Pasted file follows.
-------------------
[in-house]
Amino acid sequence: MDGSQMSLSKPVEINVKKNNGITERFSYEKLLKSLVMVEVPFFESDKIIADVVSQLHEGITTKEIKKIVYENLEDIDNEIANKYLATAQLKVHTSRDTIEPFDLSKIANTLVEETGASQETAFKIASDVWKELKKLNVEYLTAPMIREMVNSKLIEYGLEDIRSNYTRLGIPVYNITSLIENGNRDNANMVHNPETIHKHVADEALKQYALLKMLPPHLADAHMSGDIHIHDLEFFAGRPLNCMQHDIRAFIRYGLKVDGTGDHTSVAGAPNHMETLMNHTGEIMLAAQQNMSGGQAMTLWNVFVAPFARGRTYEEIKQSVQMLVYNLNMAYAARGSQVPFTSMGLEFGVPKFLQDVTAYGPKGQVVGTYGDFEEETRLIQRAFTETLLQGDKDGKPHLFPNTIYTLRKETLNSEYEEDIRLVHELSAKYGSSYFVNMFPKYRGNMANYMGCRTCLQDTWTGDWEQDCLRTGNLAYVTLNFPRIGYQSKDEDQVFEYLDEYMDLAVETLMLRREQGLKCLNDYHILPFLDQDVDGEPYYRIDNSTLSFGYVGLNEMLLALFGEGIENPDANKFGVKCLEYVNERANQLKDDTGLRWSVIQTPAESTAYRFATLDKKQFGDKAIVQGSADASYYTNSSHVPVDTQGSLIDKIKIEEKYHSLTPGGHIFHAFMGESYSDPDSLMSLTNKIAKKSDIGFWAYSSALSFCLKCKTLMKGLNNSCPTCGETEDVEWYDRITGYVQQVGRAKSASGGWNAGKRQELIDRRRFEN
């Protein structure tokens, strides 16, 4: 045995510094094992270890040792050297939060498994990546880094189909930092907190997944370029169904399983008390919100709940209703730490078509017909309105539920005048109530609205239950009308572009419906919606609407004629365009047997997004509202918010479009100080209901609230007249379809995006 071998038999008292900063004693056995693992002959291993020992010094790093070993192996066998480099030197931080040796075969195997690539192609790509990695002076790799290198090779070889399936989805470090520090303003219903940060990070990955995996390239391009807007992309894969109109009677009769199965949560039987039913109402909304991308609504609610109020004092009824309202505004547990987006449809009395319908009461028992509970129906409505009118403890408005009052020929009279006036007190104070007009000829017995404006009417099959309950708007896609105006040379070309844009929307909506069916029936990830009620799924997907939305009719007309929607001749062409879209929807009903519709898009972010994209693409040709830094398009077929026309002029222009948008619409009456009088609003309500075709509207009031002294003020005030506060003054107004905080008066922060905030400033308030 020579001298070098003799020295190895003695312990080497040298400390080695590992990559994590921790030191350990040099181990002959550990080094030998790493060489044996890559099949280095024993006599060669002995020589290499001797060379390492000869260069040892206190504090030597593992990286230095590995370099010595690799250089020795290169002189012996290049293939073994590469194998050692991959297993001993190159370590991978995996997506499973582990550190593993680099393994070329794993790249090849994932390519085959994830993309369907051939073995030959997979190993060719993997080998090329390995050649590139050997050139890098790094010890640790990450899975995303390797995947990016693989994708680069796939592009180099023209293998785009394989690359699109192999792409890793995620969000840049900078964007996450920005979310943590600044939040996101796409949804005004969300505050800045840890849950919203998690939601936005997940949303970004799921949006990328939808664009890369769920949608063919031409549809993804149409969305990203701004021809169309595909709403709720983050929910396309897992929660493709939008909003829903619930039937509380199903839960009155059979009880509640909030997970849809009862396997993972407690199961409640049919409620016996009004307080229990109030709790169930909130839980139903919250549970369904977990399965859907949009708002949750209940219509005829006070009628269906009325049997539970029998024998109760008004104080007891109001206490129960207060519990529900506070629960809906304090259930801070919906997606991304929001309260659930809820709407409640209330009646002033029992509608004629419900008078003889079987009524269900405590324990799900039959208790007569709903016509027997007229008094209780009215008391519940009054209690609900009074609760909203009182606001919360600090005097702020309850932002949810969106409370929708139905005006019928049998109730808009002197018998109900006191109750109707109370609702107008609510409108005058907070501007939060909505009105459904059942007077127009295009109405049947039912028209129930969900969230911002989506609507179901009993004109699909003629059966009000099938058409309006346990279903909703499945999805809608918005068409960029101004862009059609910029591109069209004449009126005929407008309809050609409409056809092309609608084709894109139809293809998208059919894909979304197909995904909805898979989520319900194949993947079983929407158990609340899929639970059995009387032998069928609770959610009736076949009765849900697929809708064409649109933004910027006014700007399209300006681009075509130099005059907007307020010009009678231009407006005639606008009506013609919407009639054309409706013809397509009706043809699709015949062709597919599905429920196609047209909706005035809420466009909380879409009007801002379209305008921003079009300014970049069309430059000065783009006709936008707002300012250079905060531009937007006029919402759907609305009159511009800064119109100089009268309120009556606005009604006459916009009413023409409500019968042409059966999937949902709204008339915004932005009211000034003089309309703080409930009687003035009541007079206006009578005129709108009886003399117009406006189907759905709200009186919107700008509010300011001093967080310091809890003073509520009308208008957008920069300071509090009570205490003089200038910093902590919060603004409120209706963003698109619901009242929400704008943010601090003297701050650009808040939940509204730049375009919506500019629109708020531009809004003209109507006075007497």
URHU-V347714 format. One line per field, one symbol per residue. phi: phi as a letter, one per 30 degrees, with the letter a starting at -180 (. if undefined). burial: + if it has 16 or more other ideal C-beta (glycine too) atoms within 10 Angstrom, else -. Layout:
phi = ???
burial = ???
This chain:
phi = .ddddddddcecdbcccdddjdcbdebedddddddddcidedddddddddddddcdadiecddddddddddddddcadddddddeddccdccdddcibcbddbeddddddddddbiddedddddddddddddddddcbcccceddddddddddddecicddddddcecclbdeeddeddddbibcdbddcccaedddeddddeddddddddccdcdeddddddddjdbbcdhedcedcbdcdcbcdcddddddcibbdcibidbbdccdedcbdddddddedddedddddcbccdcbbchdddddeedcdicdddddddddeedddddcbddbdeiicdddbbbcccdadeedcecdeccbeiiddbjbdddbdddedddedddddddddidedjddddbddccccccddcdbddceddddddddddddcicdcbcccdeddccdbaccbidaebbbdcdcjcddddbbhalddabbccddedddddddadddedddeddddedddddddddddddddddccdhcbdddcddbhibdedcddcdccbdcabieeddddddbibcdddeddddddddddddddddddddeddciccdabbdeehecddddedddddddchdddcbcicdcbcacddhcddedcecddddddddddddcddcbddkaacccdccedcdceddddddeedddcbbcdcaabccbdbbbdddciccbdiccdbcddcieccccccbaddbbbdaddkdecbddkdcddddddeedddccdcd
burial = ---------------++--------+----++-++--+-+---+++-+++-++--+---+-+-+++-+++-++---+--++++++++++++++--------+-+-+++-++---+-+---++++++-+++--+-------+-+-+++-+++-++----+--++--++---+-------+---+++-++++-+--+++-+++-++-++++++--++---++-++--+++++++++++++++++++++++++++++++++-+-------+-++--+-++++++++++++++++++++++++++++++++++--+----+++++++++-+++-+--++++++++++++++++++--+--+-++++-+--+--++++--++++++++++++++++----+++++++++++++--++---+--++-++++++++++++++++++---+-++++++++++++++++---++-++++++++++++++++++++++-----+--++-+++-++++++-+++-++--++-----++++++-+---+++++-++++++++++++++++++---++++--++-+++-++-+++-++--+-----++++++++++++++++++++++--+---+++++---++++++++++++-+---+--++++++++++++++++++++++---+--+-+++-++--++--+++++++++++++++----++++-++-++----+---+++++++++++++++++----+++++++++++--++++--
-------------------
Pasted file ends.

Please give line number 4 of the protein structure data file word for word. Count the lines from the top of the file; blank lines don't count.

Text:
URHU-V347714 format. One line per field, one symbol per residue. phi: phi as a letter, one per 30 degrees, with the letter a starting at -180 (. if undefined). burial: + if it has 16 or more other ideal C-beta (glycine too) atoms within 10 Angstrom, else -. Layout: